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Archive for Wednesday, July 25, 2012

Couple create meditative labyrinth on property west of Lawrence

July 25, 2012

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Local resident creates a labyrinth

David Bartholomew talks about a labyrinth he has created on his property along with his wife Joan Clark. The couple hope that visitors to the site will use the labyrinth for various purposes including as a place of meditation. Enlarge video

David Bartholomew is pictured before a labyrinth created he created with his wife, Joan Clark, at 1661 E. 400 Road, west of Lawrence. Bartholomew hopes the labyrinth will be used as a place of meditation.

David Bartholomew is pictured before a labyrinth created he created with his wife, Joan Clark, at 1661 E. 400 Road, west of Lawrence. Bartholomew hopes the labyrinth will be used as a place of meditation.

If you go

The LunaBella Labyrinth is at 1661 E. 400 Road, west of Lawrence, and is open from sunrise to 8 p.m. weekdays and from sunrise to 5 p.m. on weekends. At-will donations are accepted.

Owners advise that bees are kept in the area.

Various objects rest on a stone in the center of the LunaBella Labyrinth. Bartholomew explained that often, a visitor will bring an item, such as a stone, with them as they walk a labyrinth and lay it in the center to symbolize anything they are willing to let go of.

Various objects rest on a stone in the center of the LunaBella Labyrinth. Bartholomew explained that often, a visitor will bring an item, such as a stone, with them as they walk a labyrinth and lay it in the center to symbolize anything they are willing to let go of.

It’s an installation art piece, a portion of stewarded land, a sacred space for reflection and meditation. Call it what you like, but more than anything, its creator says, it’s a metaphor for life: Put one foot in front of the other, accept that there will be twists and turns, and you’ll eventually get to where you’re going.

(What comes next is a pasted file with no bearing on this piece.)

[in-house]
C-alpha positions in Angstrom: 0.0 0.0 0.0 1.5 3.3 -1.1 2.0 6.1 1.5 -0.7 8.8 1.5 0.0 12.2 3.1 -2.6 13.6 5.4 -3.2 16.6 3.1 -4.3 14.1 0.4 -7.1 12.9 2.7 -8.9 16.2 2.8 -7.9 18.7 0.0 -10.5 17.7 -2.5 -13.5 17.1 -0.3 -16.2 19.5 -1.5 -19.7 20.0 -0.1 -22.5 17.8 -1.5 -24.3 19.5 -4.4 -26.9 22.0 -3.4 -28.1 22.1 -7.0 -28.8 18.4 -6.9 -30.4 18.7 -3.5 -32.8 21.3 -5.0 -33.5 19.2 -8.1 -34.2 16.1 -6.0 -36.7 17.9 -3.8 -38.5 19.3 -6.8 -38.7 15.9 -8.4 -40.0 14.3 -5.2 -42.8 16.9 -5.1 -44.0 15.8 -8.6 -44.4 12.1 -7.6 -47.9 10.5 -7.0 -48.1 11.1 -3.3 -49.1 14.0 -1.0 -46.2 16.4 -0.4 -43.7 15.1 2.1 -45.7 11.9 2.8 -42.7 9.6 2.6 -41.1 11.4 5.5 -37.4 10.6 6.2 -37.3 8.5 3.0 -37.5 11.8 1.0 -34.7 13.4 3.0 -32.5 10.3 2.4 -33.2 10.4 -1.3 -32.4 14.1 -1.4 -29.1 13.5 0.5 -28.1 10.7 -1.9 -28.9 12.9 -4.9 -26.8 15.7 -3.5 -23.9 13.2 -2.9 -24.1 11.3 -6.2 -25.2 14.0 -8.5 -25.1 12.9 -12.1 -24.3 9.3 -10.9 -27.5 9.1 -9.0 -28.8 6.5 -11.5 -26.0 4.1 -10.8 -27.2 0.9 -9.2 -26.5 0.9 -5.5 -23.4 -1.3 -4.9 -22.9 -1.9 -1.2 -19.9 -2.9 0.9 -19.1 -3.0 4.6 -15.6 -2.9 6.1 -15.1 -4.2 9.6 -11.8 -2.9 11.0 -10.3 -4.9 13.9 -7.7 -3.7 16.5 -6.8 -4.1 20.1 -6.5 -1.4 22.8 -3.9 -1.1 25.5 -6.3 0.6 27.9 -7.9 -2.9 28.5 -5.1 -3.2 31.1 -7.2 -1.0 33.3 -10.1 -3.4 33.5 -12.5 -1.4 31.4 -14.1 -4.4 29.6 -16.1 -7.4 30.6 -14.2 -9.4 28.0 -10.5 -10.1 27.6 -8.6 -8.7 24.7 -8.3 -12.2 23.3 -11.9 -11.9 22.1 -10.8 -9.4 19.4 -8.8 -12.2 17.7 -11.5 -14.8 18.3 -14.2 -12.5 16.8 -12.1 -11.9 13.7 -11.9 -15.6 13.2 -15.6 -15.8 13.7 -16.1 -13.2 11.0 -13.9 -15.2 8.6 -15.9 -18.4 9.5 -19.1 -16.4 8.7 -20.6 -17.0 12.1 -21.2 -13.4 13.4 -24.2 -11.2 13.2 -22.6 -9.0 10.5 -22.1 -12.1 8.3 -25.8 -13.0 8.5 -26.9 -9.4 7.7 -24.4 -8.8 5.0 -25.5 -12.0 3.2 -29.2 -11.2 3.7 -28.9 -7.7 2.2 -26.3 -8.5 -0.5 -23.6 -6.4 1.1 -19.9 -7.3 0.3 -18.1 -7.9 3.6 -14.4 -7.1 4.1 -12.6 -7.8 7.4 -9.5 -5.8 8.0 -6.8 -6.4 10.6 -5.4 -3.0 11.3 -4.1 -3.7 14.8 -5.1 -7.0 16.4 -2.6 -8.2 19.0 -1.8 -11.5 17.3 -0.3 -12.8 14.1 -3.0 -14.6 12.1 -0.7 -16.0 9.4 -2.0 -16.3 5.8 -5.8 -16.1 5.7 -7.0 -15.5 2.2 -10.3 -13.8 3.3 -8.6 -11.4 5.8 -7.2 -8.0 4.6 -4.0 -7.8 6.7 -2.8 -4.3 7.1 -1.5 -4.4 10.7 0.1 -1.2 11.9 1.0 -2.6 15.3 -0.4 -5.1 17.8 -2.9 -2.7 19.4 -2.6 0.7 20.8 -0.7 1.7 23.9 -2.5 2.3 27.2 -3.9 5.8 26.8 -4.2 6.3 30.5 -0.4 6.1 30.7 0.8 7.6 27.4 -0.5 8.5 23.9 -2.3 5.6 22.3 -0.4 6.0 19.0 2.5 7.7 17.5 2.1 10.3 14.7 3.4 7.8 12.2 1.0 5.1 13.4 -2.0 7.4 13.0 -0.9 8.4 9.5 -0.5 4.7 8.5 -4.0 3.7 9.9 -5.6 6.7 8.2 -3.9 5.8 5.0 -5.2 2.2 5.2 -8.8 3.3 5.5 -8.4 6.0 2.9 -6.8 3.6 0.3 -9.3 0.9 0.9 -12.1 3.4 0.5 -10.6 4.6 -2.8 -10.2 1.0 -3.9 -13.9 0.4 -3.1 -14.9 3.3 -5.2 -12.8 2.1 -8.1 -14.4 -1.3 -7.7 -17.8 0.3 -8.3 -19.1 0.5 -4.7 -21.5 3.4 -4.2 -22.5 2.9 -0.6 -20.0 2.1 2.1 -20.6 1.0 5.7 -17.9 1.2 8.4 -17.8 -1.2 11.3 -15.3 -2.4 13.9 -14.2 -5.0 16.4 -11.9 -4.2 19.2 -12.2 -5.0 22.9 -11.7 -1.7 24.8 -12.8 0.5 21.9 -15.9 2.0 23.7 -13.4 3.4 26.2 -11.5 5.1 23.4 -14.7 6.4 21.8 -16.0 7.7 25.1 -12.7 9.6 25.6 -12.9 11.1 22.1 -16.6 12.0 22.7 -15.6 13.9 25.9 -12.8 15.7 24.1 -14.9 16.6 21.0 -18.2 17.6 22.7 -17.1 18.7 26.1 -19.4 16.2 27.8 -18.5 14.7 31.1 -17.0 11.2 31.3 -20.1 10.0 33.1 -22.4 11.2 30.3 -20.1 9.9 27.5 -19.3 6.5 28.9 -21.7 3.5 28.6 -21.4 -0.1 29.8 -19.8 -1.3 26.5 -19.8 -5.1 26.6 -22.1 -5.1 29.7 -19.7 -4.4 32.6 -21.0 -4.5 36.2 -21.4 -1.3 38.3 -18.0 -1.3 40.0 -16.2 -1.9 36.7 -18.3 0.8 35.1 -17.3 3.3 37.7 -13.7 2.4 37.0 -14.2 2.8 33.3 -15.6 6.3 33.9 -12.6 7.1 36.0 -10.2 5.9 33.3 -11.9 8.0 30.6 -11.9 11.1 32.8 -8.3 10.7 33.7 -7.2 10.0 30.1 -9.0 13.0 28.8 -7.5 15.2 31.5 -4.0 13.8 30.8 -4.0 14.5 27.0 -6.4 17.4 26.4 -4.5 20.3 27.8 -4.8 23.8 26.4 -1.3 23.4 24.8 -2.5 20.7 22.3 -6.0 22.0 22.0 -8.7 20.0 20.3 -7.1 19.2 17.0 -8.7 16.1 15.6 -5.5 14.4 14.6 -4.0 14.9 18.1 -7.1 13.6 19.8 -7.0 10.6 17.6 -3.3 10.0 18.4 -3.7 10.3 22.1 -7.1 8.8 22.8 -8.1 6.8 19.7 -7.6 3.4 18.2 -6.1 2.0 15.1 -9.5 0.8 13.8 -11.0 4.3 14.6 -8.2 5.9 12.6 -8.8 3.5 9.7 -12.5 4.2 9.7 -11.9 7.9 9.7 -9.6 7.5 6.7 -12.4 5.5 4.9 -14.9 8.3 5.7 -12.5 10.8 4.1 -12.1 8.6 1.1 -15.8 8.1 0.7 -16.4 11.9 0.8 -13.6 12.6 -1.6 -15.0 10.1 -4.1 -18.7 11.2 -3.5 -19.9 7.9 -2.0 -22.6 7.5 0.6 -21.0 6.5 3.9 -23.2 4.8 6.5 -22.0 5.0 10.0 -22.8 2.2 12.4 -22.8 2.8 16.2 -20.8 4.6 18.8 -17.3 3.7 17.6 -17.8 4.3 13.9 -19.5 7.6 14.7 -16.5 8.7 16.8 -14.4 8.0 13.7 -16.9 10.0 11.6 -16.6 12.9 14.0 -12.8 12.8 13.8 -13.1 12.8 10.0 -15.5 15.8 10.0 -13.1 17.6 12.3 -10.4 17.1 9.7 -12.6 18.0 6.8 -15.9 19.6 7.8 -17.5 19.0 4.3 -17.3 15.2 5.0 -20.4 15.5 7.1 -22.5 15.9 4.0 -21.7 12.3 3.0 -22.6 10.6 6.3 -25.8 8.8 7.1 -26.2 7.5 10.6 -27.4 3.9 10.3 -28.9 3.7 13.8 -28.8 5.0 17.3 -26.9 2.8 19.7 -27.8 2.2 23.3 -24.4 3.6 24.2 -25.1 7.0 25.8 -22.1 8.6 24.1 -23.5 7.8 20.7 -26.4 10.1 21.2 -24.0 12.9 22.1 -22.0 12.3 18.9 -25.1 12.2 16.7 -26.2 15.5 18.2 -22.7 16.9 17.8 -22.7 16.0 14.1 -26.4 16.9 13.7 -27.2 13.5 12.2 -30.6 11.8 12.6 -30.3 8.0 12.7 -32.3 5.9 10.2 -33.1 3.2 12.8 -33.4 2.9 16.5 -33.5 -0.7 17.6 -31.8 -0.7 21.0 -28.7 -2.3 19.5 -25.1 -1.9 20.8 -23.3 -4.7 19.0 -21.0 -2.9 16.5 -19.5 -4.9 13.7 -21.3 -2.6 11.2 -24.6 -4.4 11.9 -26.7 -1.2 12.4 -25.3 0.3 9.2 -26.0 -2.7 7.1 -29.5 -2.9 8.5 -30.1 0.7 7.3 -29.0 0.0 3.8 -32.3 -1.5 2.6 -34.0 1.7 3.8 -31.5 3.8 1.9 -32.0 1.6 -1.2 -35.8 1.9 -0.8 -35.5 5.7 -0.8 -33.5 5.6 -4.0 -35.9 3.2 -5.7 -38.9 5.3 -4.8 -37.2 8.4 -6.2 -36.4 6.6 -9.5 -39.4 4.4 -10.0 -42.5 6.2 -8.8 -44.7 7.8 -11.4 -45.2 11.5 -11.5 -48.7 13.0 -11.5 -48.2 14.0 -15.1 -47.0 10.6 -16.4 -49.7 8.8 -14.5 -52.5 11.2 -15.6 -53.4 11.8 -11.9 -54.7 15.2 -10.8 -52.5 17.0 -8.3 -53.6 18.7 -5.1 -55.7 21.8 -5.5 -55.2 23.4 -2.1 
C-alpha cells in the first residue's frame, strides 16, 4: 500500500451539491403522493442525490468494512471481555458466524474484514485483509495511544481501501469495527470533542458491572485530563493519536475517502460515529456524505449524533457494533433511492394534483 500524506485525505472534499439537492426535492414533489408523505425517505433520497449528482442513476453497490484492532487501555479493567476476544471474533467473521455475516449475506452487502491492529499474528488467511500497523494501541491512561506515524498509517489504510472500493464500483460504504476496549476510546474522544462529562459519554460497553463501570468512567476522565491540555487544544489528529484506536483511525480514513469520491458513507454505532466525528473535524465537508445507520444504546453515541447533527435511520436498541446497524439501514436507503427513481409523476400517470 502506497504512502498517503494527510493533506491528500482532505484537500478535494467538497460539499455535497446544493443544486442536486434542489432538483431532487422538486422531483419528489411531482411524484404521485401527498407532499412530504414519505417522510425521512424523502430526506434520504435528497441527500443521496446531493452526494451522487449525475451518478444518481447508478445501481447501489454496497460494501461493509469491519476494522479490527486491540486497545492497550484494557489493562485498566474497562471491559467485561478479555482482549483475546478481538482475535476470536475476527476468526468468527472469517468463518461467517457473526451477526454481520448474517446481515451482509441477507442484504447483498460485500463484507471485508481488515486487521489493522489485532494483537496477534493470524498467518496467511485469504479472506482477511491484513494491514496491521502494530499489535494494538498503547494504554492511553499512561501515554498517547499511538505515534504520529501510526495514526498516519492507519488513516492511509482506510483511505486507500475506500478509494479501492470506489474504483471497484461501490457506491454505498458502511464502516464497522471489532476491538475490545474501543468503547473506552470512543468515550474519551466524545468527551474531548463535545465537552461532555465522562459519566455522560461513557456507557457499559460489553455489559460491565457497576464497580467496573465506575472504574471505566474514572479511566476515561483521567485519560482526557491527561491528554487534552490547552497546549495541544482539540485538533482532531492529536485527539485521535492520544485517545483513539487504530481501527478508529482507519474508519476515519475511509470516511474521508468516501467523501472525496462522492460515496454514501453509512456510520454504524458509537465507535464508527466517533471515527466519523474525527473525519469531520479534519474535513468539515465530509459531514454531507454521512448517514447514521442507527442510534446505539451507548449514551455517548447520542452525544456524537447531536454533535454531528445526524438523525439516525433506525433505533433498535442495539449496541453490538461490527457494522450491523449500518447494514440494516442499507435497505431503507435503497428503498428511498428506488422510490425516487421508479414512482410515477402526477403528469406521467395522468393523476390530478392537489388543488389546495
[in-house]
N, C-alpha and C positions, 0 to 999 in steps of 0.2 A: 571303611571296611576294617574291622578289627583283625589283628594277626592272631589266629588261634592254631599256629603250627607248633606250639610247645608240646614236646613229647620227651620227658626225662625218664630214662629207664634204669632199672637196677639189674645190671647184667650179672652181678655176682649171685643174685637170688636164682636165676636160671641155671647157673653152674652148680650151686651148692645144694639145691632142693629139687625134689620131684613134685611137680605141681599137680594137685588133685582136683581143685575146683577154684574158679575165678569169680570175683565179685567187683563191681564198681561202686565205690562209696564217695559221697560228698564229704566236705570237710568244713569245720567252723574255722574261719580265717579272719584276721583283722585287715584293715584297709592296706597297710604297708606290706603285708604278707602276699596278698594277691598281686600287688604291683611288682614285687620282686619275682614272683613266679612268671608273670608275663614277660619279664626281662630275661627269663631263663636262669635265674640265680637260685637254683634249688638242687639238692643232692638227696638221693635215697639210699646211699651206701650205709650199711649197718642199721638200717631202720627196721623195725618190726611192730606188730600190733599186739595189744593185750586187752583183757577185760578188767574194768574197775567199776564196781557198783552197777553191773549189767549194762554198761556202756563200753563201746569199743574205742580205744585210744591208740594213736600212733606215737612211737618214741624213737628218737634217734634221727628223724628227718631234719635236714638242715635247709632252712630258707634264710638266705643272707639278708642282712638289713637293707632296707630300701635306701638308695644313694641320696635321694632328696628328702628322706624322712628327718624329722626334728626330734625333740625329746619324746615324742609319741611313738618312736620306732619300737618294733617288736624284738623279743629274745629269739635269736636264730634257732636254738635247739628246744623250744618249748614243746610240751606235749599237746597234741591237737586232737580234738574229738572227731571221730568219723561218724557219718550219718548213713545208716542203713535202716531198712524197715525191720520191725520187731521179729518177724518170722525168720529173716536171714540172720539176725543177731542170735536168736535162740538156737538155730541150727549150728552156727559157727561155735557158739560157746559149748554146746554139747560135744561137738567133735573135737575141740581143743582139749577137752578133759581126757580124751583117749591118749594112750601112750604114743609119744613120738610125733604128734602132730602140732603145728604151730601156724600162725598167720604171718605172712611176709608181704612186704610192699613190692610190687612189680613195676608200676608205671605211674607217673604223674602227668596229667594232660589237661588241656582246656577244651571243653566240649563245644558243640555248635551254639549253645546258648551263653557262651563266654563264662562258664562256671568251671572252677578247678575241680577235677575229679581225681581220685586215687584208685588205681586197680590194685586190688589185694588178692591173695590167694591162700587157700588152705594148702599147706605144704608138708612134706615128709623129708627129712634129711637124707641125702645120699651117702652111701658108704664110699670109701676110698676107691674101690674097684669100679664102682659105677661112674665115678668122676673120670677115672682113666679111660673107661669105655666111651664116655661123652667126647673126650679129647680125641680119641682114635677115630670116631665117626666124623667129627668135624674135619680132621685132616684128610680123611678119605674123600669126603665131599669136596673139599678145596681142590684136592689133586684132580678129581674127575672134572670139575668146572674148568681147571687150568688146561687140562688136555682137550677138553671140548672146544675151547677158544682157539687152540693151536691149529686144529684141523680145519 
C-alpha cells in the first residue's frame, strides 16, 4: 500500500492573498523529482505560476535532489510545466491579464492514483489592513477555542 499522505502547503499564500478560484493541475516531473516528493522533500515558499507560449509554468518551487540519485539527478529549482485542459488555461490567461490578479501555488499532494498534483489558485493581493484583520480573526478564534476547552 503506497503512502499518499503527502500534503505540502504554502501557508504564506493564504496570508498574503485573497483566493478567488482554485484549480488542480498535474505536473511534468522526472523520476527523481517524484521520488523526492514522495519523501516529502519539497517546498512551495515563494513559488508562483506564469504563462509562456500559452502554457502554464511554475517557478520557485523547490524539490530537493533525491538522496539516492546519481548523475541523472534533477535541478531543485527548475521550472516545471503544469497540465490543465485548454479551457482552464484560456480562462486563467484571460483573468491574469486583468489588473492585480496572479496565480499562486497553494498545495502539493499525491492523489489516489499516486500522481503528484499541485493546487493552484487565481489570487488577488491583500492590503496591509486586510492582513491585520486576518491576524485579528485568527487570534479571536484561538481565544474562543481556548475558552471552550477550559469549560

David Bartholomew built what he calls the LunaBella Labyrinth on his land, about 10 minutes west of Lawrence in Kanwaka, in May. Since then, he says, about 100 people have come through to pray, open themselves up to spiritual growth, or just enjoy three-eighths of a mile of exercise.

The labyrinth is mowed out of prairie grass, and it joins another feature outside his house: a cutout of his wife’s name, Joan, that’s visible in Google Earth. The circular labyrinth — it’s in the form of what’s called an 11th circuit or Chartres design — is meant to be a gift to more than just his wife.

“It comes from a place of wanting to show gratitude for what we have,” he said. “Of wanting to give people a space for a prayer walk, a sanctuary that’s welcome and safe.”

Bartholomew, a stunts and lights coordinator in the film industry, cuts a path as wide as his push mower and maintains it with weeding that he says is also like a physical-made-spiritual process. The path isn’t a maze, meant to trip up the walker in false starts and a competitive reach for a destination, but rather a journey. For the walker, it’s a few quiet moments that can be spent to get clarity or peace.

“A person has taken an action of power to come here and open up to the universe,” he said. “It can be subtle or profound — maybe so subtle you don’t realize it for some time — but it works to create an opportunity to listen and grow.”

It’s meant to be an ecumenical experience, and Bartholomew is open to all beliefs. He’s adopted a mantra of a favorite space in Los Angeles, where he lived before and after living here in the Midwest: Honor the wisdom of all traditions. He’s been around spiritual centers of all stripes in Lawrence to spread the word of his space.